“I was in a fine enough spot to see some things with some clarity,” he recalls. “The pandemic shut everything down, and then people that I loved started getting sick or dying. And that really puts things into perspective very quickly. And it just became about reconciling this idea – and this isn’t anything new – that I have everything that I love, and the things you love can disappear in a moment. So I can sit around and complain about things, or I can sit here and try to appreciate the things that I do have. I think it’s definitely an album based in that appreciation and the gratefulness for the people in my life and the things I get to do.”

With that newfound (semi-)positivity, comes a sonic confidence as well. No Joy is phenomenal record that builds on the foundations the band had set on their previous three albums, but takes it, noticeably, to another level. While Dylan’s ragged, broken vocals still dominate, the production sees Spanish Love Songs move – cautiously but firmly – more out of the punk rock paradigm and into something more anthemic and epic. These are deeply dynamic and textured songs, ones that sound like they’re full of the life that they’re mourning the passing of, songs that capture the futility and the folly and the harrowing beauty of life. And somewhere in there is that appreciation and hope. It’s not that SLS aren’t concerned about the same stuff, and it’s not as if Dylan has brushed all those deep-thinking fears of his shoulders. He’s still as obsessed with death as he ever was. He’s just going to try to look more on the bright side of the darkness, make the most of what happens before the end, instead of just focusing oblivion. After all, what use is there in worrying about things that are out of everybody’s control?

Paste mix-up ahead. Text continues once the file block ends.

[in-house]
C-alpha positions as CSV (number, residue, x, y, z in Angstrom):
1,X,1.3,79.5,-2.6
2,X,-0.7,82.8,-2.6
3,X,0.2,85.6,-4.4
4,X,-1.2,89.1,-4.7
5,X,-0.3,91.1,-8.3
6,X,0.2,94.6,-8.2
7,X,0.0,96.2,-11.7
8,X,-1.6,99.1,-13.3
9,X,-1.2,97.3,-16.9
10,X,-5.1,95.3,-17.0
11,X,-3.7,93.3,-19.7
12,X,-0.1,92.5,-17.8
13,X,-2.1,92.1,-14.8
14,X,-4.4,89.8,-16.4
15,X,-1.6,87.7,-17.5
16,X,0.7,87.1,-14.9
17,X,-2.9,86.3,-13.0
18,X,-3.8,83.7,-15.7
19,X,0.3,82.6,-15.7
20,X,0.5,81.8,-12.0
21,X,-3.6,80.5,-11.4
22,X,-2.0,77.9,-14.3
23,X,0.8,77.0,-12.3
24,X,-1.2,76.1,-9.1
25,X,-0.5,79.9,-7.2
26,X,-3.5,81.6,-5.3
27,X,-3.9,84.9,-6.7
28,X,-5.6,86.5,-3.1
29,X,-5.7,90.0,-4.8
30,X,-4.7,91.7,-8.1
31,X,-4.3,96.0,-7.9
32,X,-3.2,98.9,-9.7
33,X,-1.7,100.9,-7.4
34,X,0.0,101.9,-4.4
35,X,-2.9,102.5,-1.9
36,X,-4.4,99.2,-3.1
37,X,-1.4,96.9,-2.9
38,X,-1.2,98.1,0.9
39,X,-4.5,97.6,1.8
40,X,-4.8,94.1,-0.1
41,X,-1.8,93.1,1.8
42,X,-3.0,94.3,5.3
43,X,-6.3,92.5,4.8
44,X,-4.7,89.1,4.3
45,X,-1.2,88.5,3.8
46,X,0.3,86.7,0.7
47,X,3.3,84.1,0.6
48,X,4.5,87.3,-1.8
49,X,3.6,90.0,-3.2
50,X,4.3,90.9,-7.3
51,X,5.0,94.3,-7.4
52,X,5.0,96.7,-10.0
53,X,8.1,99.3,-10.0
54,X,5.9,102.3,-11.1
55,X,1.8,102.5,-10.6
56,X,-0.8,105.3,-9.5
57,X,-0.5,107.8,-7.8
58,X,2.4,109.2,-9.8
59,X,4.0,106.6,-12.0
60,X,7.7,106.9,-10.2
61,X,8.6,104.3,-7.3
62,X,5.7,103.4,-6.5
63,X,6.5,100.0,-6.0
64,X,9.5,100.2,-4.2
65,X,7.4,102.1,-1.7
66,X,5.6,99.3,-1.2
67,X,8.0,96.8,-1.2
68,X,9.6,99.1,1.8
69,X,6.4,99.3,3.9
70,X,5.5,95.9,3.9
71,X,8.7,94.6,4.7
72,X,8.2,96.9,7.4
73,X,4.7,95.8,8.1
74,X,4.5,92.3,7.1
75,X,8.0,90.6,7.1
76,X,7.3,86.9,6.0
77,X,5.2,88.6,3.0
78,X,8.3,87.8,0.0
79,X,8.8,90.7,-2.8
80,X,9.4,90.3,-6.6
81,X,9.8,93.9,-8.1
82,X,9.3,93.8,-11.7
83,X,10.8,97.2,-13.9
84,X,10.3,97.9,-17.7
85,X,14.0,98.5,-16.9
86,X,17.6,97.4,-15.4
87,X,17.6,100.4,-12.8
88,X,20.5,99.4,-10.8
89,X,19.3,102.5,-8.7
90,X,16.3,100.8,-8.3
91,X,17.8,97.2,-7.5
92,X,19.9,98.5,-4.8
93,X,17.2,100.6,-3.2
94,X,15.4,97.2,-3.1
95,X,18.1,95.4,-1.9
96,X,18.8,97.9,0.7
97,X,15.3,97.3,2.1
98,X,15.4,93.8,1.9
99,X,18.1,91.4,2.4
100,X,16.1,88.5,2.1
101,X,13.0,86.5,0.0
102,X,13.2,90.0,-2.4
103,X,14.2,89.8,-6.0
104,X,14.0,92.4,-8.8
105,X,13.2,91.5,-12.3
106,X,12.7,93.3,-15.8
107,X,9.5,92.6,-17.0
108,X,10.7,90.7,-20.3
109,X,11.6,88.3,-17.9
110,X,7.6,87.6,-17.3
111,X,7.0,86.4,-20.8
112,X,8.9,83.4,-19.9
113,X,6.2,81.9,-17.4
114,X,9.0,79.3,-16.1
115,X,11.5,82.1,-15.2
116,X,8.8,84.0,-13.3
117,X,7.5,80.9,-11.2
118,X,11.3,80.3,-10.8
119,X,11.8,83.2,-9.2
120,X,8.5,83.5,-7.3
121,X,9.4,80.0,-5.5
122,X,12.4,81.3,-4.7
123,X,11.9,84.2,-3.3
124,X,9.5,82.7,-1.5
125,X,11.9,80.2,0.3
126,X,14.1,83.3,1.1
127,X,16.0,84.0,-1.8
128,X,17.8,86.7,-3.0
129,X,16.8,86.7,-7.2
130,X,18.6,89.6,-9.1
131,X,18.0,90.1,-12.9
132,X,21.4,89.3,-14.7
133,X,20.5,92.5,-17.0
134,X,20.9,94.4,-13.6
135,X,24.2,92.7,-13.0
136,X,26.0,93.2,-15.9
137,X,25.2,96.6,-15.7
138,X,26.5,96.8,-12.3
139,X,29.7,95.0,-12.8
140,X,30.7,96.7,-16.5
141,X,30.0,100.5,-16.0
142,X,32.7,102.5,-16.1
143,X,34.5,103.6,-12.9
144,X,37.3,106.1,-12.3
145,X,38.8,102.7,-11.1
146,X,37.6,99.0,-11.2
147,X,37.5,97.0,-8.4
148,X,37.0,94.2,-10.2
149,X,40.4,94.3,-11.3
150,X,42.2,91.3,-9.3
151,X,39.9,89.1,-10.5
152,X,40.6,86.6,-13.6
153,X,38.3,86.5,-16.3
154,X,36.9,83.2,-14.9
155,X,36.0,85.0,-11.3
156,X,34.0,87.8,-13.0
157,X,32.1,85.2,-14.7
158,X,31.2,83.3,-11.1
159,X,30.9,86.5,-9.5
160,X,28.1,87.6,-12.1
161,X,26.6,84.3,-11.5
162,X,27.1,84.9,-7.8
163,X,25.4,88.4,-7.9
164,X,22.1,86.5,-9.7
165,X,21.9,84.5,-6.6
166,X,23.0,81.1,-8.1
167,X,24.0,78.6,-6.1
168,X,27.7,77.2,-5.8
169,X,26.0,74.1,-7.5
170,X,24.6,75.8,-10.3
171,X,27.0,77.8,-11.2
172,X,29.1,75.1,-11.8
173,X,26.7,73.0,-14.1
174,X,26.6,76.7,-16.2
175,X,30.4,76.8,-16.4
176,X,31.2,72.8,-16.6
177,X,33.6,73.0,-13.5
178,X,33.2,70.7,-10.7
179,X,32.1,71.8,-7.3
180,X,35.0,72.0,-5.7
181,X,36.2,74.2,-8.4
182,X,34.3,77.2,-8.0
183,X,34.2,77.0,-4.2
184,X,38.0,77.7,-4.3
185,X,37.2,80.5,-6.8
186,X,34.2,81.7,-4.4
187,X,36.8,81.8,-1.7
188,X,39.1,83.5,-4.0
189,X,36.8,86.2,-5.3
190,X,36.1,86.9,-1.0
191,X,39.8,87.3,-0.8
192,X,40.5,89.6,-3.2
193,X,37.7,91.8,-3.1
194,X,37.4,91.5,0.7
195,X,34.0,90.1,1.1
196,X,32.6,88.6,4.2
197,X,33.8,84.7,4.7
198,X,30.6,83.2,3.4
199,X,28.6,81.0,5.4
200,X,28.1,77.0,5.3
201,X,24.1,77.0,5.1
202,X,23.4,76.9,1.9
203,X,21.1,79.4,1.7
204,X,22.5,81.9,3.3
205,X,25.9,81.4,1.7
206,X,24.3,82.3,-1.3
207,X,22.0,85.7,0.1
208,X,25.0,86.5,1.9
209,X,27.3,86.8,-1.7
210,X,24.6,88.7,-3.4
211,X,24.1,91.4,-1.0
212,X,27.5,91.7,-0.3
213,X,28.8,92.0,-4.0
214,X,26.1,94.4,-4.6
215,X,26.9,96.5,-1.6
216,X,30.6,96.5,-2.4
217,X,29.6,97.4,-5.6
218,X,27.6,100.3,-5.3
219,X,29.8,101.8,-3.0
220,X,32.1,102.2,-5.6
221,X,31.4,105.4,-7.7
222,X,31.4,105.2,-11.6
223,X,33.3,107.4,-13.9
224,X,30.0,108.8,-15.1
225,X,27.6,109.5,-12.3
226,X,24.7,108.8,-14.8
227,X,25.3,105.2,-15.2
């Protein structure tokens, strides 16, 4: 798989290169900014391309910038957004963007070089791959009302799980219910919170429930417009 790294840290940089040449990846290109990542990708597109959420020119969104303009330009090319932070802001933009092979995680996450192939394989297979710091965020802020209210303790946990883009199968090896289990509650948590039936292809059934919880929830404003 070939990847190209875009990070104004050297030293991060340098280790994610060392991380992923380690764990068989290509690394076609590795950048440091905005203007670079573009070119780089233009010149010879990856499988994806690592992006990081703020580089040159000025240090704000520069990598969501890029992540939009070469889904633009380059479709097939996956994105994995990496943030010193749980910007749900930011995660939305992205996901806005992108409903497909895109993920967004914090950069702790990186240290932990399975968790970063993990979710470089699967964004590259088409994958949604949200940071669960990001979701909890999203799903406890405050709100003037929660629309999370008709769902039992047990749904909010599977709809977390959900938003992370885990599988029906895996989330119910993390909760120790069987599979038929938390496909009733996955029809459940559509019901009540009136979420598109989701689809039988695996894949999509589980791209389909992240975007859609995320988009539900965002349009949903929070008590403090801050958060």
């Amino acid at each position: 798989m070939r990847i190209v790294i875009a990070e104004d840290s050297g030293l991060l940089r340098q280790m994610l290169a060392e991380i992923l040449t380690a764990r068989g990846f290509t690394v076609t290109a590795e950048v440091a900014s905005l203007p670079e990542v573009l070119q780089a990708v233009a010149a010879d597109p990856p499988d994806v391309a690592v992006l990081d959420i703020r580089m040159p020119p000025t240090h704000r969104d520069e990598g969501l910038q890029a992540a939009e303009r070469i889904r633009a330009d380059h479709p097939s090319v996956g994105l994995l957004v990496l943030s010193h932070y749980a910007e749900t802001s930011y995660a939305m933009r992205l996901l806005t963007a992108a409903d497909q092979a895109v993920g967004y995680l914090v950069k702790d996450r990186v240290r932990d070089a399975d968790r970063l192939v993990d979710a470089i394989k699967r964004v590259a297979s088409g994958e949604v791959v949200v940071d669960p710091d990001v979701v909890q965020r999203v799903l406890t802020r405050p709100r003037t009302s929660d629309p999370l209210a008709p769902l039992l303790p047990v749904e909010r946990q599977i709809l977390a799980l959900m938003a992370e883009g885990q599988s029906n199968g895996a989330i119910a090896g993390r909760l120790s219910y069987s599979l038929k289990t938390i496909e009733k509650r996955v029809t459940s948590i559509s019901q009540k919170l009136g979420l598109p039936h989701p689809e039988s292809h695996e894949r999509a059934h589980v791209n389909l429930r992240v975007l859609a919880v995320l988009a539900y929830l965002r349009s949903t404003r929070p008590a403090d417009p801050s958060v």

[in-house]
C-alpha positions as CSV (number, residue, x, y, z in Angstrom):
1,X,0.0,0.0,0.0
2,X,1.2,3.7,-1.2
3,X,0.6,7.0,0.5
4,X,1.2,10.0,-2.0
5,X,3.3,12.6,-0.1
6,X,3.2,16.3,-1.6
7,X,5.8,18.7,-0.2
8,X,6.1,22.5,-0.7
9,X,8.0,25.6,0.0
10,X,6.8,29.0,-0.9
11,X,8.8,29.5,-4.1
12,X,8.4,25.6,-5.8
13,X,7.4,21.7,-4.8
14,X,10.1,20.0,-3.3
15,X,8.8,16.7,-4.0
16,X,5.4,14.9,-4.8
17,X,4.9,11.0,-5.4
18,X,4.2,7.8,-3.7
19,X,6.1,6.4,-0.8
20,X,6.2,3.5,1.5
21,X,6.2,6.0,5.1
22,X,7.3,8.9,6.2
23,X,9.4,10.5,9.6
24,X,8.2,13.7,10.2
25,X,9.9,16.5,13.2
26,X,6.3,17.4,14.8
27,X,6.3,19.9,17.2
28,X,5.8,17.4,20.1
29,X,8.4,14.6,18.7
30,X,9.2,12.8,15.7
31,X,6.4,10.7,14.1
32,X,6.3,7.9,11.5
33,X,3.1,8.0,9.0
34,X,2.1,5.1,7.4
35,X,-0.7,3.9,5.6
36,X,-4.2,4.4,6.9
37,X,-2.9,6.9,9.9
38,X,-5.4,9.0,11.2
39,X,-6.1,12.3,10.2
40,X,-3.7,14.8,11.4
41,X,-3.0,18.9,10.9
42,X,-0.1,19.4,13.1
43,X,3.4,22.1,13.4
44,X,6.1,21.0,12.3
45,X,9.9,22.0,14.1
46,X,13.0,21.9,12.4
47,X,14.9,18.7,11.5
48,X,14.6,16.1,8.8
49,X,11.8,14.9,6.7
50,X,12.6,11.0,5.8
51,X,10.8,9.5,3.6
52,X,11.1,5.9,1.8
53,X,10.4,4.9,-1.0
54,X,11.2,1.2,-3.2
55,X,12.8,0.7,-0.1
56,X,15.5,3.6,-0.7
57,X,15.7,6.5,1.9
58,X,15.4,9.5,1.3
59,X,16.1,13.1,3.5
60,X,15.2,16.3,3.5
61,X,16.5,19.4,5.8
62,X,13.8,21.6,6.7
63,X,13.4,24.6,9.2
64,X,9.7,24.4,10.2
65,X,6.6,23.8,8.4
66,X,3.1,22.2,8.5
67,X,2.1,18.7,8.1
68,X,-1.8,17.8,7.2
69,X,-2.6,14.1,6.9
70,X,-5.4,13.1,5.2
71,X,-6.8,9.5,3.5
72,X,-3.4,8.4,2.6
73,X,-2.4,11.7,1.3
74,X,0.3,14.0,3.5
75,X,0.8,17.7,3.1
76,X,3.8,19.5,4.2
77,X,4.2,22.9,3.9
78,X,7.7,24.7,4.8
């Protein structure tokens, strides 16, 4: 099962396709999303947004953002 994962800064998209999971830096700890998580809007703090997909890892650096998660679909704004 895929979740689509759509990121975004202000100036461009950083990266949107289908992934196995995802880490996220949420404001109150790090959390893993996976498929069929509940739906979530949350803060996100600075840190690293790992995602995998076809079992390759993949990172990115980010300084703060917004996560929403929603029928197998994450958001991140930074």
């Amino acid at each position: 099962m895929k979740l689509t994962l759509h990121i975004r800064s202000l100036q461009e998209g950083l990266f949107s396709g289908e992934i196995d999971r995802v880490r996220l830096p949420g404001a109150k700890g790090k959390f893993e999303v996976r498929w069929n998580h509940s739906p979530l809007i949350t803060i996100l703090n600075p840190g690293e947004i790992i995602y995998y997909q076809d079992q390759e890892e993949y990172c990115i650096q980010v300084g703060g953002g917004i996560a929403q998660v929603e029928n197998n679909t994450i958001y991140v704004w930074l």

“My goal now,” he concludes, “is to make it to life expectancy age. If I can make it to 73 or 74 or whatever, which I’m sure will drop off drastically as the climate crisis escalates. I get stressed out constantly about climate change, but now I always just joke, ‘But what a privilege to get to see the end of the world.’ There’s been all of this time of human existence and we are the ones who get to watch it all fall apart and end completely. So that’s pretty cool, I guess. We could have died of cholera, but now we get to get to witness something together. It’s like the greatest punk show of all time, just the world ending…”

He trails off. He’s joking. Probably.